6 tips to improve your CSA score

CSA scores are clearly important, but, how does one go about actually improving them? Here are 6 proven, actionable tips to get started:

  1. Use PSP reports in your hiring.
    Pre-employment Screening Program reports provide information into a candidate’s driving history. By using PSP reports to make intelligent hiring decisions, you can lower your crash rate by 8% and driver out-of-service rates by 17%, according to FMCSA data.
  2. Implement dual-facing dashcam solution.
    Dashcams have a proven impact on accident reduction. In fact, they may prevent about 15% of accidents involving heavy duty trucks each year according to a recent study. How else can a dashcam help?

    • Driver’s with a violation for following too closely have a 46% higher accident risk according to recent studies. With a dashcam, you can review the video footage of hard braking events and correct any space cushion issues before a violation or accident occurs.
    • Seatbelt violations are common and add 7 points to your CSA score. With a dual-facing dashcam, you can occasionally check in on your drivers and ensure they’re using a seatbelt.
  3. Get proactive about vehicle maintenance.
    During roadside inspections, the most common violations are for lights (30%) and tires (10%). By using a pre and post-trip inspection tool that’s mobile (so the driver can log issues as they see them) and customizable (to specify certain parts for specific vehicle and trailer types) you can significantly improve the effectiveness of your inspections. Additionally, vehicle diagnostics can help identify small issues so they can be fixed before becoming a violation.
  4. Challenge incorrect violations
    Unfortunately, it’s possible that incorrect or incomplete violations will be added to your CSA score at some point. If this happens, challenge it through the DataQ process.
  5. Use a weigh station bypass solution.
    There are many benefits to a weigh station bypass solution, but the CSA score benefits are often overlooked. Specifically:

    • A reduction in “accidental avoidance” with preemptive upcoming weigh station alerts.
    • Fewer weigh station pull ins means fewer inspections and potentially fewer violations.
  6. Choose the right ELD solution.
    Many of the most common, and costly, violations are Hours of Service related. But, not all ELDs are equal. An ELD that:

    • Is easy to use can help reduce the chance of driver-related errors, especially for new drivers.
    • Is reliable can help reduce the need to temporarily rely on paper logs in the event of a device malfunction, which introduces increased risk for driver error.
    • Includes document management can help simplify the storage of some supporting documents.

CSA Score FAQs

Can I remove a violation from my CSA score?
Yes. A carrier can request a review of any data they feel is incomplete or incorrect through the DataQ process.

Are CSA scores public?
The Crash Indicator and Hazardous Materials (HM) Compliance BASICs are currently hidden from the public due to the FAST ACT highway bill. However, the 2020 Department of Transportation funding bill may change this. The other 5 basics are accessible to the public.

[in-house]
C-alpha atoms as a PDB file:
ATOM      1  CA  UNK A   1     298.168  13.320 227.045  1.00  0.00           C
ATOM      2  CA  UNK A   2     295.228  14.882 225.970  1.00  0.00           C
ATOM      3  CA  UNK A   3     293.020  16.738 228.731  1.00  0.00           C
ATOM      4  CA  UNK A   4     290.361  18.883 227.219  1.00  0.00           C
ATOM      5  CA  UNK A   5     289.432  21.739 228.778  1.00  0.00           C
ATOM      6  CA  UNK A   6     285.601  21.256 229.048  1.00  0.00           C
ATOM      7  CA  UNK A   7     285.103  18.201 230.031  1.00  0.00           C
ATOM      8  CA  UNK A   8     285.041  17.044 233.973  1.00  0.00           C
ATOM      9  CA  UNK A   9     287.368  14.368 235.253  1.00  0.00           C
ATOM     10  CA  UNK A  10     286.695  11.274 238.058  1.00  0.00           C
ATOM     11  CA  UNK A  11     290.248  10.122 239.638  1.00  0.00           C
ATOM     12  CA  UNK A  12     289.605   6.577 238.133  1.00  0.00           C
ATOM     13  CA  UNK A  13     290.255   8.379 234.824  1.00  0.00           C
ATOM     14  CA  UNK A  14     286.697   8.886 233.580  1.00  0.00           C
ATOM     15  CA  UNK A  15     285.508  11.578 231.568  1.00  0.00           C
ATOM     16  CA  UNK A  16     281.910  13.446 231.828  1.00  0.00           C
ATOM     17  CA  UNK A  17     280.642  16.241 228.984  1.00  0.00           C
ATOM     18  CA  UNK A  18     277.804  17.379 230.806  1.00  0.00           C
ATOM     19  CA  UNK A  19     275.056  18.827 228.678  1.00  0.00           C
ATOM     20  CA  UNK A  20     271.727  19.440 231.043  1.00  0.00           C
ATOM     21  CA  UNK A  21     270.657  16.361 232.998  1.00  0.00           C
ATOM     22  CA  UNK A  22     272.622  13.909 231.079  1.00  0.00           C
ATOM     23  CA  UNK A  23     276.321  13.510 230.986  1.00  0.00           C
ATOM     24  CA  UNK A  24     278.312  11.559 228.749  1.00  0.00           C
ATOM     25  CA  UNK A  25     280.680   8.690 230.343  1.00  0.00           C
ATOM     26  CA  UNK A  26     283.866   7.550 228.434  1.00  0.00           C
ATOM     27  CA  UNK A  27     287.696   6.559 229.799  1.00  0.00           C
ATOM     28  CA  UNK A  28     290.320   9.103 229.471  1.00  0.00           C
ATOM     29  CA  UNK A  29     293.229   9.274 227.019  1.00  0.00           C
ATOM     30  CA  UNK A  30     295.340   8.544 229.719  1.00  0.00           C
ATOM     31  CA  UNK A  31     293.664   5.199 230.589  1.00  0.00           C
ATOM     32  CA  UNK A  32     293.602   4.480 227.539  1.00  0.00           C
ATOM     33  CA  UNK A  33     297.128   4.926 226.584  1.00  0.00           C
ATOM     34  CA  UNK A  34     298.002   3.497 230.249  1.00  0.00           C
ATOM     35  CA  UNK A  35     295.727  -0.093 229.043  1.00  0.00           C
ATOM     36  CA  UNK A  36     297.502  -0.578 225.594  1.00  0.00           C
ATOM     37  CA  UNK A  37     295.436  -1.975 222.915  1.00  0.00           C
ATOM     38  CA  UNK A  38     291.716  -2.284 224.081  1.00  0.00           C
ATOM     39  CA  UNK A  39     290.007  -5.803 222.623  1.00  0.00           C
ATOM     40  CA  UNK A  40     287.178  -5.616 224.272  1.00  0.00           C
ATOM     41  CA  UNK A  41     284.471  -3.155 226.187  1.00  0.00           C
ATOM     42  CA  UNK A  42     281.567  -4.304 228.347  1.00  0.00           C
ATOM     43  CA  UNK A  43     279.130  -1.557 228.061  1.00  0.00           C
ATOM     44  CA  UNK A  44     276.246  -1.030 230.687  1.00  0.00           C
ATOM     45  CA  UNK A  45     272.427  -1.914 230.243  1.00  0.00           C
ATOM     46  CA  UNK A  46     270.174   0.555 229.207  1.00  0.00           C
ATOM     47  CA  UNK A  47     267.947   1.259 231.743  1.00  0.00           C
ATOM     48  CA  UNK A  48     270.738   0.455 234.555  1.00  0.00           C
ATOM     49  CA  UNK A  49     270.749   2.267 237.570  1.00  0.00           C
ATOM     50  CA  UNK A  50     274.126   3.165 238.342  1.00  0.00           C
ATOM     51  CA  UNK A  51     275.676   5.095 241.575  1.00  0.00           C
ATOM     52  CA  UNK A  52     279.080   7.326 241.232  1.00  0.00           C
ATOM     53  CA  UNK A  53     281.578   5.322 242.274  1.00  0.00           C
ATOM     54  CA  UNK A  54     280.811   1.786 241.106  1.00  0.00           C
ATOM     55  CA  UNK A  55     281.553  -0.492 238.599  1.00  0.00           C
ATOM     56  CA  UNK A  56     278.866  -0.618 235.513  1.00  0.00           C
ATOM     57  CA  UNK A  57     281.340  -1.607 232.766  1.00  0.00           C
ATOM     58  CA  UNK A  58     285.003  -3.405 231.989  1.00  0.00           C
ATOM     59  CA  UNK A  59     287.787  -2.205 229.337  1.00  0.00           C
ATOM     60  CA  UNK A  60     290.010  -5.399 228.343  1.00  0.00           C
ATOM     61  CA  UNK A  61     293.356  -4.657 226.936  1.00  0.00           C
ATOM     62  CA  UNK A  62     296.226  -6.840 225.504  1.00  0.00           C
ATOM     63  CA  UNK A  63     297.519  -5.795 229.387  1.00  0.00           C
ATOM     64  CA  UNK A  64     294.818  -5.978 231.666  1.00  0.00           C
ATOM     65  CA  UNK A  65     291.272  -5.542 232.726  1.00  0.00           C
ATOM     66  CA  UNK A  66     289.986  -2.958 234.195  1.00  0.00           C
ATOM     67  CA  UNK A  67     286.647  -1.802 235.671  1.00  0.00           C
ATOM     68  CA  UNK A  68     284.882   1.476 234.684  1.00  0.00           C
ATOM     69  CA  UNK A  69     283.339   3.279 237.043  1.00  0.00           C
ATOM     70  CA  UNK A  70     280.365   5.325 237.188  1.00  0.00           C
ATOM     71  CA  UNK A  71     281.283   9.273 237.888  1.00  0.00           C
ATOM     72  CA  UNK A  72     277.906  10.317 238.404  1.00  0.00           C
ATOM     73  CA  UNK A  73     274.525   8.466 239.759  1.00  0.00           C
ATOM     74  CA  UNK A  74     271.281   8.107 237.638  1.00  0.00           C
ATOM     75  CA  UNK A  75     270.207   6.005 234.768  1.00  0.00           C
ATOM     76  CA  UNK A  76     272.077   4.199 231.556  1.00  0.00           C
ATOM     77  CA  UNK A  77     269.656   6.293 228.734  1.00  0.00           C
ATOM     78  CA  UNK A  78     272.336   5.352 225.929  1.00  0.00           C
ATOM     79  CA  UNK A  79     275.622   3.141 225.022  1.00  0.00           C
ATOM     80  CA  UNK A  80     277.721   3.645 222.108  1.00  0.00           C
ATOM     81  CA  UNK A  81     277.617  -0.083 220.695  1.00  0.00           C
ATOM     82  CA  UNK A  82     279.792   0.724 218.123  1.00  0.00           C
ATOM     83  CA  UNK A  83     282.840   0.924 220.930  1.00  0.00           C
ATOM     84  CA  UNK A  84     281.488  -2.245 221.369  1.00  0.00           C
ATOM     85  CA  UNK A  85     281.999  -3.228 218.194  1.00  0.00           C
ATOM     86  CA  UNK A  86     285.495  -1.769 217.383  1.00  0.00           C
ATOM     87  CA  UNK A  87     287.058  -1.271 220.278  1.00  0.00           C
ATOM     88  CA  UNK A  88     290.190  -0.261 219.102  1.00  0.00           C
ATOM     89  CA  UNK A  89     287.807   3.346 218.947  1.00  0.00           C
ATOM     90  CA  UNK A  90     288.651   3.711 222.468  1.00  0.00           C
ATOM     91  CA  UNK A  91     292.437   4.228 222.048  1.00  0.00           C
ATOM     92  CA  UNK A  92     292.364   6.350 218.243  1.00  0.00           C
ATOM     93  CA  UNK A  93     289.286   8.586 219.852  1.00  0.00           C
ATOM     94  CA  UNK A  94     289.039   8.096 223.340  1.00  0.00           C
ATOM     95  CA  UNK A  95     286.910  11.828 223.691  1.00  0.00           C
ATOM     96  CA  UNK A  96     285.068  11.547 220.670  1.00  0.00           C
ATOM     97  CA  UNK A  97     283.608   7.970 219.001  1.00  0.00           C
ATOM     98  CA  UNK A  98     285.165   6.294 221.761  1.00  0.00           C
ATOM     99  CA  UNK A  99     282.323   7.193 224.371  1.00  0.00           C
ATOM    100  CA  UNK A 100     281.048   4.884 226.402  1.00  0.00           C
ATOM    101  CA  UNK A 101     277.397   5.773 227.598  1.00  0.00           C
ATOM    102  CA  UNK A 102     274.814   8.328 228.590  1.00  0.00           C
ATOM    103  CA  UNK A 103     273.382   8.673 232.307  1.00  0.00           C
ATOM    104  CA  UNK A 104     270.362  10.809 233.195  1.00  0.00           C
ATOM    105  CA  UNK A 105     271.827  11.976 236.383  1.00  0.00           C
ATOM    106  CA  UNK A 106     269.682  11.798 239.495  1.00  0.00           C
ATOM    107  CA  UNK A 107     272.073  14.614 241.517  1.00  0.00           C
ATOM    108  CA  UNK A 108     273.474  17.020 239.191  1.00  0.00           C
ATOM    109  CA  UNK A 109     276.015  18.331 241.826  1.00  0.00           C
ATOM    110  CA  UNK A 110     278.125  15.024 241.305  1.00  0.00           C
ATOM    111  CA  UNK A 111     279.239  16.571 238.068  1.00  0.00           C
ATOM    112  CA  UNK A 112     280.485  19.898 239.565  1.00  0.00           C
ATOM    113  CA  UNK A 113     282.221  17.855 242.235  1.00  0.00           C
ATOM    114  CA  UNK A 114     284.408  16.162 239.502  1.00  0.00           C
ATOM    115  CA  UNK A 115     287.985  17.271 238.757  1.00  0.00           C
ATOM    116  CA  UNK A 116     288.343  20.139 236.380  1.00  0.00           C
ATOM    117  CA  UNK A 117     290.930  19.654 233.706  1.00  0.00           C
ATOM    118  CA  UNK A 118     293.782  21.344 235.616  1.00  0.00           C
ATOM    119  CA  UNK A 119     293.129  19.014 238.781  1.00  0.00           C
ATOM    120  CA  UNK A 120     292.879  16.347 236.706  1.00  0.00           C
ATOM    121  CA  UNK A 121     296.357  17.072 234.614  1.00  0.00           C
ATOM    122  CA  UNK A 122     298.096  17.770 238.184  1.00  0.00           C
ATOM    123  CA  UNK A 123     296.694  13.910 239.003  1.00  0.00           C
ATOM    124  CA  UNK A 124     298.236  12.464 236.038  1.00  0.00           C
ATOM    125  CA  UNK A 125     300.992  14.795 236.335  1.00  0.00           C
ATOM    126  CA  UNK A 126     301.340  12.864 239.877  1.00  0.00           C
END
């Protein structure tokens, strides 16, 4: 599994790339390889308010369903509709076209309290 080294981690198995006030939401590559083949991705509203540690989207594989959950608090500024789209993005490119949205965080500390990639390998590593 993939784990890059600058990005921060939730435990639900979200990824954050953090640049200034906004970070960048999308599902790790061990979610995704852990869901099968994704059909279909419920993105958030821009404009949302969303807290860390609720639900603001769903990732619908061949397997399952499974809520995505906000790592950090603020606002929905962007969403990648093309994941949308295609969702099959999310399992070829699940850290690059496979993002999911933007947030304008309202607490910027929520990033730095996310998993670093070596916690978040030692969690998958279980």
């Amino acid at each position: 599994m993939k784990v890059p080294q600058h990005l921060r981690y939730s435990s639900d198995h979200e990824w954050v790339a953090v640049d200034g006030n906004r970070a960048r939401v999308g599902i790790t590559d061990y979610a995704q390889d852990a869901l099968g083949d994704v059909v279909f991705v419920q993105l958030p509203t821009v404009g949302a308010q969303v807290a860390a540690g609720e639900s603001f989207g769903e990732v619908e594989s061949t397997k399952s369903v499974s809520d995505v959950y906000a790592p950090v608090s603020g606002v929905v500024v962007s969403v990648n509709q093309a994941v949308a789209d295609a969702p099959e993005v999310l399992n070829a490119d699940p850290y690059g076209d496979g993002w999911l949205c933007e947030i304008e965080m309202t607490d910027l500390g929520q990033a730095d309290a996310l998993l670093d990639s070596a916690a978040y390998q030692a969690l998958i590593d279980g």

Do drivers have a CSA score?
No. Only carriers have a CSA score. However, drivers do have a Pre-Employment Screening Program (PSP) report that is similar to a CSA score in the sense it tracks violations and driving history.

Which carriers are included in the FMCSA’s CSA program?
All carriers operating interstate commerce in the United States that haul loads over 10,000 and carriers who haul Hazmat intrastate.

How long are violations/crashes on my Safety Measurement System (SMS) results?
24 months.

Does a driver’s past violations/collision history impact a carrier’s CSA score?
No. A violation or collision that occurred with another carrier will not affect your CSA score. Only violations and collisions that occurred while a driver was operating under your DOT will affect your CSA score.

How do I prepare myself for the event of an investigation?
If you’re subject to an investigation, it’s very important that you have the correct supporting documentation, such as those required by the required by the FMCSRs. The specific documents required for each CSA BASIC can be found here.

Run a safer, more compliant business

The key to improving and maintaining CSA scores is running a safer, more compliant business. While there’s no magic pill for this, a great place to start is by implementing a leading fleet management solution like KeepTruckin.

KeepTruckin can help you reduce compliance violations with an easy-to-use ELD, prevent accidents with our Smart Dual-Facing Dashcam, and minimize vehicle-related violations with vehicle inspections and diagnostics.

Ready to take a closer look at how a fleet management solution can work for your business? We’re happy to help. Give us a call at 844-325-9230.

Author


Austin Schmidt

Austin has been researching and writing about the impact of technology on transportation and supply chains since 2013. His current area of focus is helping small businesses better utilize the technology they already have to increase profits and compete.